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Role of Women

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Gynecologists have spent decades telling their patients not to douche, but a new survey suggests many women -- nearly 80 percent -- haven't been listening.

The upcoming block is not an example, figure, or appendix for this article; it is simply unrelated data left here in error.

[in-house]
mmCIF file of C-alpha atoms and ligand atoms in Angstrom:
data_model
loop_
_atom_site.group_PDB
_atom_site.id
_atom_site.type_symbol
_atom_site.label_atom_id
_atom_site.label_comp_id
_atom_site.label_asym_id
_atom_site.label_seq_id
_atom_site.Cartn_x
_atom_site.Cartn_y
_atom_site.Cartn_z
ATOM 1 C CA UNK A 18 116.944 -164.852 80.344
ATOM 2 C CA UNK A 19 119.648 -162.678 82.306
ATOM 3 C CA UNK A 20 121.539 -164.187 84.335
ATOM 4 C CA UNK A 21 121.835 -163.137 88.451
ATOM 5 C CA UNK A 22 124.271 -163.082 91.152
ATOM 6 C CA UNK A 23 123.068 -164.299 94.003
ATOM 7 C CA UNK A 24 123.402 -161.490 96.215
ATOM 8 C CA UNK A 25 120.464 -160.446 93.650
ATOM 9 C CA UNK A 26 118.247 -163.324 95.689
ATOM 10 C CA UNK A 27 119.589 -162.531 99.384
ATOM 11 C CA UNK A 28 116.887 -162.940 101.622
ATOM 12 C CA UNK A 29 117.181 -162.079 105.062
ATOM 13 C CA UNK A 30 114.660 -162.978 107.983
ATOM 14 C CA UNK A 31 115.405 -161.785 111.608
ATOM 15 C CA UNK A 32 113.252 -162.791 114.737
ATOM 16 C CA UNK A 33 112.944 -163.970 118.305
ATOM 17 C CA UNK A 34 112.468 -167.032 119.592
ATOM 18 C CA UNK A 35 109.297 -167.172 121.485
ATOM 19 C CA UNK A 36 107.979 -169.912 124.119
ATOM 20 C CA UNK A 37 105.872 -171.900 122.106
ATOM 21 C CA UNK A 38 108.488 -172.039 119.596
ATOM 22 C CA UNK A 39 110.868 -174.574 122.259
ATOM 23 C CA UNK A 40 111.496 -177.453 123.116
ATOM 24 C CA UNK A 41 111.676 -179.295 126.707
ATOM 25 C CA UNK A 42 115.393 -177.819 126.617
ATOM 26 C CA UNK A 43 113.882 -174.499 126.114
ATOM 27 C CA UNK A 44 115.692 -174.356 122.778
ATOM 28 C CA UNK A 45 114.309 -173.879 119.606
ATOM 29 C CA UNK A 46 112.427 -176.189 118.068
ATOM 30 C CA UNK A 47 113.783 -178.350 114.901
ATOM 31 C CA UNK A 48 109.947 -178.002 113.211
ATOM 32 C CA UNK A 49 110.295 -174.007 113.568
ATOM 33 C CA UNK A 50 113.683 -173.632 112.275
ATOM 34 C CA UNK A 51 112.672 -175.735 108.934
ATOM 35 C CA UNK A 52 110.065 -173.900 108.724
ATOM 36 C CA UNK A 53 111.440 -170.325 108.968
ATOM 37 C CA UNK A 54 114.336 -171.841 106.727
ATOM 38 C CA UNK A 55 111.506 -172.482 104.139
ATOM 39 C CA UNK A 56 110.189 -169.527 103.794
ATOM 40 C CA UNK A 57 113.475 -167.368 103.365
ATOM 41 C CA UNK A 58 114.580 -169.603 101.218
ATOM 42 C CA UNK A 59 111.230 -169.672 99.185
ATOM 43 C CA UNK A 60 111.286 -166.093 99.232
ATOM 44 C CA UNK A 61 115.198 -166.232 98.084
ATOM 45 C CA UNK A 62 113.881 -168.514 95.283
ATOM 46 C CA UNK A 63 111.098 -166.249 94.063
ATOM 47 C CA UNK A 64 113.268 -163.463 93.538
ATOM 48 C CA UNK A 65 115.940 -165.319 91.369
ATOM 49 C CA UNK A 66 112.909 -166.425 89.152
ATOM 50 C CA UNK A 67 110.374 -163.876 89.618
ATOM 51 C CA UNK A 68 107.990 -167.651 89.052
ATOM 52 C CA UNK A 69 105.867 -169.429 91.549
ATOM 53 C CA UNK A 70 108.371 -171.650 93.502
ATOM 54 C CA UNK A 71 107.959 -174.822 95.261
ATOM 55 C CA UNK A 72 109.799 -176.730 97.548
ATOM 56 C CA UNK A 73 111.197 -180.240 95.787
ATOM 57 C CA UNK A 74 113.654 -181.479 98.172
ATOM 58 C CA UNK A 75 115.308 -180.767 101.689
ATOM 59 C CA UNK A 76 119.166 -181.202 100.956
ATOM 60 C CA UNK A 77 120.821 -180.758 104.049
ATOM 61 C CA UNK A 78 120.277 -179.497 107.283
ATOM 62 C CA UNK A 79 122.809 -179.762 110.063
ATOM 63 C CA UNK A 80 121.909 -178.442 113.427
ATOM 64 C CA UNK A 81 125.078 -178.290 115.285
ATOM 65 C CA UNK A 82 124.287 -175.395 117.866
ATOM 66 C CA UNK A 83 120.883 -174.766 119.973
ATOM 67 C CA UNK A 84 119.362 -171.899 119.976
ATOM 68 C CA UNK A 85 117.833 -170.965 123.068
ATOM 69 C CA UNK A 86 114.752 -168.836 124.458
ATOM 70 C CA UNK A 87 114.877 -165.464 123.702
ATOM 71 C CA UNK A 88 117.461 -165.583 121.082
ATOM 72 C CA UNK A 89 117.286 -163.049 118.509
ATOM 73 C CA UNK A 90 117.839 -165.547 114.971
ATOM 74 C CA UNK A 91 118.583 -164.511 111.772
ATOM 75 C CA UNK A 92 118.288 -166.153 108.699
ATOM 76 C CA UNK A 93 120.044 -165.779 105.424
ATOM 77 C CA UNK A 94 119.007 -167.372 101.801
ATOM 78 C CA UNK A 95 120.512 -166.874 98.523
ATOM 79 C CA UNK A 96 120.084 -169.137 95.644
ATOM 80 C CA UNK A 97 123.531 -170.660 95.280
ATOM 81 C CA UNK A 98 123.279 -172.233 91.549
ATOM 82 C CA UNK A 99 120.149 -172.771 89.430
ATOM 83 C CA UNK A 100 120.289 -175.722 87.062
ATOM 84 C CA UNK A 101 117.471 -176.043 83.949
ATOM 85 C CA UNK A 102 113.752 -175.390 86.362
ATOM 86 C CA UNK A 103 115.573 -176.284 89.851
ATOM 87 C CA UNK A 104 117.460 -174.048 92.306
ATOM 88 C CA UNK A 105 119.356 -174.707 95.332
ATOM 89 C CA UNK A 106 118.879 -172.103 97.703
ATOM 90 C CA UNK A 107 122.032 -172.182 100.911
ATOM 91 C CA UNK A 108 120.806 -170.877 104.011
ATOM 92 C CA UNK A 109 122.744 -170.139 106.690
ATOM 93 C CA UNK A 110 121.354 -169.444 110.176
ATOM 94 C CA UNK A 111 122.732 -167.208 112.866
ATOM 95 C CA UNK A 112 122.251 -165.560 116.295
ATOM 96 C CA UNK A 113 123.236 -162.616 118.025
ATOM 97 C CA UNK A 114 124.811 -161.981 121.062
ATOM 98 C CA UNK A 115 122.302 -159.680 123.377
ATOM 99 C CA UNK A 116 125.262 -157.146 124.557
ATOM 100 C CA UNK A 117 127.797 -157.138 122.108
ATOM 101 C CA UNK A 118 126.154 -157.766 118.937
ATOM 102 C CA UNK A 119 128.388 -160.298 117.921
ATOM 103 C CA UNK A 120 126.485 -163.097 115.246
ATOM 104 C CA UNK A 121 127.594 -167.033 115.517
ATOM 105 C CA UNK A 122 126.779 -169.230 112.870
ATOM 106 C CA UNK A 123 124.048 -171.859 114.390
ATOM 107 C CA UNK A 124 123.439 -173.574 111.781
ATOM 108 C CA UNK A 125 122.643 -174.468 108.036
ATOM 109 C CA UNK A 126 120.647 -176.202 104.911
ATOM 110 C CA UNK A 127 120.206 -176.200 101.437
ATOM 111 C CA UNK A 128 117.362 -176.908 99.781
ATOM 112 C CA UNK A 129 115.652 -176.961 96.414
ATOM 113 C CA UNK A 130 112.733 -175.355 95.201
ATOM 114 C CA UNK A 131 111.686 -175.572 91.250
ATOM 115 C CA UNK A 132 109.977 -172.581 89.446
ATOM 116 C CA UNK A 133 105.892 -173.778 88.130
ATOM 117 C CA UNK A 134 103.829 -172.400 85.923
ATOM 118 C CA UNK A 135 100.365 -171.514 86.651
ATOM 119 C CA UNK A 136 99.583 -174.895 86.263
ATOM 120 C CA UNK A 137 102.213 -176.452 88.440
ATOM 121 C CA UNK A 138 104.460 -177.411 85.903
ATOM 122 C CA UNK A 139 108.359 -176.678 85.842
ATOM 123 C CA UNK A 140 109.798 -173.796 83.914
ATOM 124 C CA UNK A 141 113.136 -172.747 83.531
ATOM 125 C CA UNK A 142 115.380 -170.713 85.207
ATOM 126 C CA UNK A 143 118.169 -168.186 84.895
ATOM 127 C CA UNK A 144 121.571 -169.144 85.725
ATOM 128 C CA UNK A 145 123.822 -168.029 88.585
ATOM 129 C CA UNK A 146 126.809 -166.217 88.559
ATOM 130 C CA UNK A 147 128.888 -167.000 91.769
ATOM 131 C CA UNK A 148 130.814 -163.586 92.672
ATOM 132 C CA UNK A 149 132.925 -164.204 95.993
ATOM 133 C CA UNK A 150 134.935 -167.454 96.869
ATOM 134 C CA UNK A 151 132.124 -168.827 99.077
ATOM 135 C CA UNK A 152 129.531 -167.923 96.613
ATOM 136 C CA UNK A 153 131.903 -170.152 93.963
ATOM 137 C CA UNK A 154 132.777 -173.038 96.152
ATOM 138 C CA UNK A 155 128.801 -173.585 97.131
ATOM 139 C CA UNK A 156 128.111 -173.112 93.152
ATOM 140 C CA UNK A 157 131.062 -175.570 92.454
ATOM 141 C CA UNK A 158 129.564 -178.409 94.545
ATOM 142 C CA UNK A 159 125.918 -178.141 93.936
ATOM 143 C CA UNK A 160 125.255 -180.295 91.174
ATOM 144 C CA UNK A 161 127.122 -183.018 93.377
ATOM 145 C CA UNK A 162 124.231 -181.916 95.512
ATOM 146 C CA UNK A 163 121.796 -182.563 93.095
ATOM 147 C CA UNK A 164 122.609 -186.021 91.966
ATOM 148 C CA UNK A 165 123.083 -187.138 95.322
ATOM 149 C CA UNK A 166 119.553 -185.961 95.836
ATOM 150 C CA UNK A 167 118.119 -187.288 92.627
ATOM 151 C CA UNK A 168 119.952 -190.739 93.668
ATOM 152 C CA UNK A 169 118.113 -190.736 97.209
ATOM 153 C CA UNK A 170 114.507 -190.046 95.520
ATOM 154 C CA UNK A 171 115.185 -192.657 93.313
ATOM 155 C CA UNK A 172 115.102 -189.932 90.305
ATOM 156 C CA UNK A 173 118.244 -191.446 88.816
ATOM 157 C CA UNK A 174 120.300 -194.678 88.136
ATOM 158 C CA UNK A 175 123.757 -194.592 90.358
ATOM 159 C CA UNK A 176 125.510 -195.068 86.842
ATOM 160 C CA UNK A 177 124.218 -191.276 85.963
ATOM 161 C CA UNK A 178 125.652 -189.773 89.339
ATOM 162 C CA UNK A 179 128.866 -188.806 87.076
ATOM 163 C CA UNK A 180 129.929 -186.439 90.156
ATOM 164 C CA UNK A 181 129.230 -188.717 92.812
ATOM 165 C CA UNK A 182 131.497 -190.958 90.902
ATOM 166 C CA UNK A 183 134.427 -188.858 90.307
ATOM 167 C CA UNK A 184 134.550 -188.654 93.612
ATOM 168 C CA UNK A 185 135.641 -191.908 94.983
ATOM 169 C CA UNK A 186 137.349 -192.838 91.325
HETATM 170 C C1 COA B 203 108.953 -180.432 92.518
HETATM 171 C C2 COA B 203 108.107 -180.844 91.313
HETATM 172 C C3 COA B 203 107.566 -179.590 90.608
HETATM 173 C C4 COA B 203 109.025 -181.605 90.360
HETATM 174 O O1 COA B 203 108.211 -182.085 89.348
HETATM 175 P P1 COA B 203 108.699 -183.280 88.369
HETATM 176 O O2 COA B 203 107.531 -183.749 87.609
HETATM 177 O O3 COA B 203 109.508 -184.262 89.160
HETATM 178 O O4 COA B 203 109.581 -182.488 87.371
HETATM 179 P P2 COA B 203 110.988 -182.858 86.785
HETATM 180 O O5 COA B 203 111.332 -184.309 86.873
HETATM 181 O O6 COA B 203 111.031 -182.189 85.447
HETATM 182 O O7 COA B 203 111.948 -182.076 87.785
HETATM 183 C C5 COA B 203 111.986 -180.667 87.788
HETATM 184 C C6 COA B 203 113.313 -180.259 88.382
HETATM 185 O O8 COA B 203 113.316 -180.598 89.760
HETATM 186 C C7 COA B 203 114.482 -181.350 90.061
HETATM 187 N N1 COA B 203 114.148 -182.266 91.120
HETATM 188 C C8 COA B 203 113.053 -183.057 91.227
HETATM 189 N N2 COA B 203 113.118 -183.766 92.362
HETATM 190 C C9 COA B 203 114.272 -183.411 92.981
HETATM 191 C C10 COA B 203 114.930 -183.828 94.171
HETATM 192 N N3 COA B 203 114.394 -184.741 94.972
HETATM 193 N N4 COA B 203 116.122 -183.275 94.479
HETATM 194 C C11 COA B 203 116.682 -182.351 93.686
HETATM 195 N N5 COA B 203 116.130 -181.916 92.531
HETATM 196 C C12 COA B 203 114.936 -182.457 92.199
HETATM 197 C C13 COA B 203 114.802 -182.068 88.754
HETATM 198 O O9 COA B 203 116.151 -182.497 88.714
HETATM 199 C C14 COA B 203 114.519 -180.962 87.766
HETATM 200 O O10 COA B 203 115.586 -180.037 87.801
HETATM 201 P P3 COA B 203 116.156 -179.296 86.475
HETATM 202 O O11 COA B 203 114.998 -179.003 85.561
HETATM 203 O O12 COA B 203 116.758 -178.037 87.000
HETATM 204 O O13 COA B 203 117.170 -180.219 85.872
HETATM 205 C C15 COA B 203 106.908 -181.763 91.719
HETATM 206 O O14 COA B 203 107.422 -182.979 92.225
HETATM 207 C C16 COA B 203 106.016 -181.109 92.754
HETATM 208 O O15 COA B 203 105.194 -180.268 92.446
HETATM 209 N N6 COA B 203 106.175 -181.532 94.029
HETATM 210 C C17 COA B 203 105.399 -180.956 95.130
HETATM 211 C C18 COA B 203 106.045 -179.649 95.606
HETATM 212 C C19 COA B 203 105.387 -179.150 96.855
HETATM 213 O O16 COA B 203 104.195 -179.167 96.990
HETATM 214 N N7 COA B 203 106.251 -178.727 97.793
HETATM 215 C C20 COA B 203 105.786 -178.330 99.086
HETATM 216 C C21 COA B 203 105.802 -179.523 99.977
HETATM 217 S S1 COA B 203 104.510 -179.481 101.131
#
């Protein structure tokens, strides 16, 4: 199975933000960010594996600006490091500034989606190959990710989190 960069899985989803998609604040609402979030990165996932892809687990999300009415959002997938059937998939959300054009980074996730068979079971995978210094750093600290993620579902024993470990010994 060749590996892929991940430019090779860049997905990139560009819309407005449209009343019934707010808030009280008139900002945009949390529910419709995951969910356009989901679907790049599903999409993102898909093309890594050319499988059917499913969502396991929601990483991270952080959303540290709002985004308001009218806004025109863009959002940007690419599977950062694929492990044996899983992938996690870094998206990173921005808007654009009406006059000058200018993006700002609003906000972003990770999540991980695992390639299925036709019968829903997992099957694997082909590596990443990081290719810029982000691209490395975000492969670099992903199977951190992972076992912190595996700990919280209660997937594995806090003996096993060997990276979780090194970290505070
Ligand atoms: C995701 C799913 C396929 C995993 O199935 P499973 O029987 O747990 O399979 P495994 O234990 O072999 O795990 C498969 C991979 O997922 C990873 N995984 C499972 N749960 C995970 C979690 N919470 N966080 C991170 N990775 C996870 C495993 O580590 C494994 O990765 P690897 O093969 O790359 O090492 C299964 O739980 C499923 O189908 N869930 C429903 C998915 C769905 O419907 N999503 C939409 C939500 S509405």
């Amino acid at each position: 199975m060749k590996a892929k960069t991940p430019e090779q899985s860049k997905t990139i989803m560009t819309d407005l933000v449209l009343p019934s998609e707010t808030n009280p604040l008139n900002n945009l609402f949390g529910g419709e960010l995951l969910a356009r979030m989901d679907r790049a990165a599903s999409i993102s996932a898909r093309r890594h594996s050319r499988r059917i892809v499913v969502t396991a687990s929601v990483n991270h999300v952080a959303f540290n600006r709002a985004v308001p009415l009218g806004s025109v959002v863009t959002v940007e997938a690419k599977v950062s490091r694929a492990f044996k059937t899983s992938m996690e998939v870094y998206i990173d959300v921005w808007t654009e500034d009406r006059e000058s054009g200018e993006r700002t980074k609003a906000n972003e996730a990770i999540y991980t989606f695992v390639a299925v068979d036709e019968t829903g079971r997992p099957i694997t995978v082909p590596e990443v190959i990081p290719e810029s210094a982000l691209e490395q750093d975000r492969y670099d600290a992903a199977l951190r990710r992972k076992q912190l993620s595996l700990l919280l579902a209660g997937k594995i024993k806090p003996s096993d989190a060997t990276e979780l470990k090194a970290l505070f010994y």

Some health experts say douching, the flushing of the internal female genitals with a liquid, is dangerous because it washes away healthy bacteria. The theory is that the flushing "changes the environment of the vagina, and makes the lower genital tract susceptible to infections," Oh says. Another theory suggests that douching solutions push unhealthy bacteria higher into a woman's body. "In the cervix, you normally have a barrier, a mucous plug, so you can't get things into the uterus very easily. Douching reduces that," says Dr. Jeanne Marrazzo, an assistant professor of medicine at the University of Washington at Seattle. Studies have linked douching to pelvic inflammatory disease, chlamydia and ectopic pregnancies, Marrazzo says. On the other hand, many women douche and appear to suffer no negative effects. "Maybe it's not harmful to them. I don't know," Oh says. Oh became interested in the topic when she realized that douching remains common, although she'd learned about the risks back in the 1950s when she attended medical school in Korea. So, she set out to find out how many women douche and why. She released her findings at the recent annual National STD Prevention Conference, sponsored by the Centers for Disease Control and Prevention .Oh and her fellow researchers surveyed 571 girls and women aged 14 to 63 in rural Alabama, urban Alabama and urban Ohio. Seventy-seven percent said they'd douched at least once in their lives -- 70 percent of those were under 30, and 90 percent were over 30. Sixty percent of the women said they douched to feel fresh, 38 percent to get rid of odor, 36 percent to get rid of menstrual blood, 5 percent to please a partner and 1 percent to prevent pregnancy. The researchers also found older women were more likely to think -- incorrectly -- that douching prevents pregnancy and kills germs that cause sexually transmitted diseases (STDs). Oh says women appear to be willing to accept the risks of douching. "I think it's a really small minority of women who have not heard anything about bad effects," she says. "With teen-agers, it may be different." Indeed, women who began douching before age 15 were more likely to be misinformed about the hazards of douching. Also,



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